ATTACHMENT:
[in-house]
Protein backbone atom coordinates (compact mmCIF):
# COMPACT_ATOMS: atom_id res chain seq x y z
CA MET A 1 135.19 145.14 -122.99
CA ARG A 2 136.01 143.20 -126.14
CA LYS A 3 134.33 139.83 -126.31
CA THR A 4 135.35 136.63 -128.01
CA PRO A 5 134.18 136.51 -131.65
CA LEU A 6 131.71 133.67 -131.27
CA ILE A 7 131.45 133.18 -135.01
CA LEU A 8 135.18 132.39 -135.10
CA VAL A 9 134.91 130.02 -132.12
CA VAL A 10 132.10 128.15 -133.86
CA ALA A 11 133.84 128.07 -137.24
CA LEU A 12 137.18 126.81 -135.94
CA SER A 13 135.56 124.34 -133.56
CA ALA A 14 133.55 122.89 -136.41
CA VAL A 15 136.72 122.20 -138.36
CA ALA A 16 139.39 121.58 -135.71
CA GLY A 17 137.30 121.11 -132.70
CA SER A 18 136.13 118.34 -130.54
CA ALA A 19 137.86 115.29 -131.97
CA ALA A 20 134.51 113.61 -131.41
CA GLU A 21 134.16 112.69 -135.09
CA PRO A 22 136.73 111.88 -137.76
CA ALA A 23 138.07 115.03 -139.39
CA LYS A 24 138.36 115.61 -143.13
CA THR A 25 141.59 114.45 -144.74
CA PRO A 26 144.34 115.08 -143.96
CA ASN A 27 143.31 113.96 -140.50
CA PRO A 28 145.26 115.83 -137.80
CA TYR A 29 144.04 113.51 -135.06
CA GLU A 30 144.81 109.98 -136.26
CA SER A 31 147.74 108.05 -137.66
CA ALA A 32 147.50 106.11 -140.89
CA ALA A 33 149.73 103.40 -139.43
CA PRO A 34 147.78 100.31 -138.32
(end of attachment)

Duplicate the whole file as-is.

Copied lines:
[in-house]
Protein backbone atom coordinates (compact mmCIF):
# COMPACT_ATOMS: atom_id res chain seq x y z
CA MET A 1 135.19 145.14 -122.99
CA ARG A 2 136.01 143.20 -126.14
CA LYS A 3 134.33 139.83 -126.31
CA THR A 4 135.35 136.63 -128.01
CA PRO A 5 134.18 136.51 -131.65
CA LEU A 6 131.71 133.67 -131.27
CA ILE A 7 131.45 133.18 -135.01
CA LEU A 8 135.18 132.39 -135.10
CA VAL A 9 134.91 130.02 -132.12
CA VAL A 10 132.10 128.15 -133.86
CA ALA A 11 133.84 128.07 -137.24
CA LEU A 12 137.18 126.81 -135.94
CA SER A 13 135.56 124.34 -133.56
CA ALA A 14 133.55 122.89 -136.41
CA VAL A 15 136.72 122.20 -138.36
CA ALA A 16 139.39 121.58 -135.71
CA GLY A 17 137.30 121.11 -132.70
CA SER A 18 136.13 118.34 -130.54
CA ALA A 19 137.86 115.29 -131.97
CA ALA A 20 134.51 113.61 -131.41
CA GLU A 21 134.16 112.69 -135.09
CA PRO A 22 136.73 111.88 -137.76
CA ALA A 23 138.07 115.03 -139.39
CA LYS A 24 138.36 115.61 -143.13
CA THR A 25 141.59 114.45 -144.74
CA PRO A 26 144.34 115.08 -143.96
CA ASN A 27 143.31 113.96 -140.50
CA PRO A 28 145.26 115.83 -137.80
CA TYR A 29 144.04 113.51 -135.06
CA GLU A 30 144.81 109.98 -136.26
CA SER A 31 147.74 108.05 -137.66
CA ALA A 32 147.50 106.11 -140.89
CA ALA A 33 149.73 103.40 -139.43
CA PRO A 34 147.78 100.31 -138.32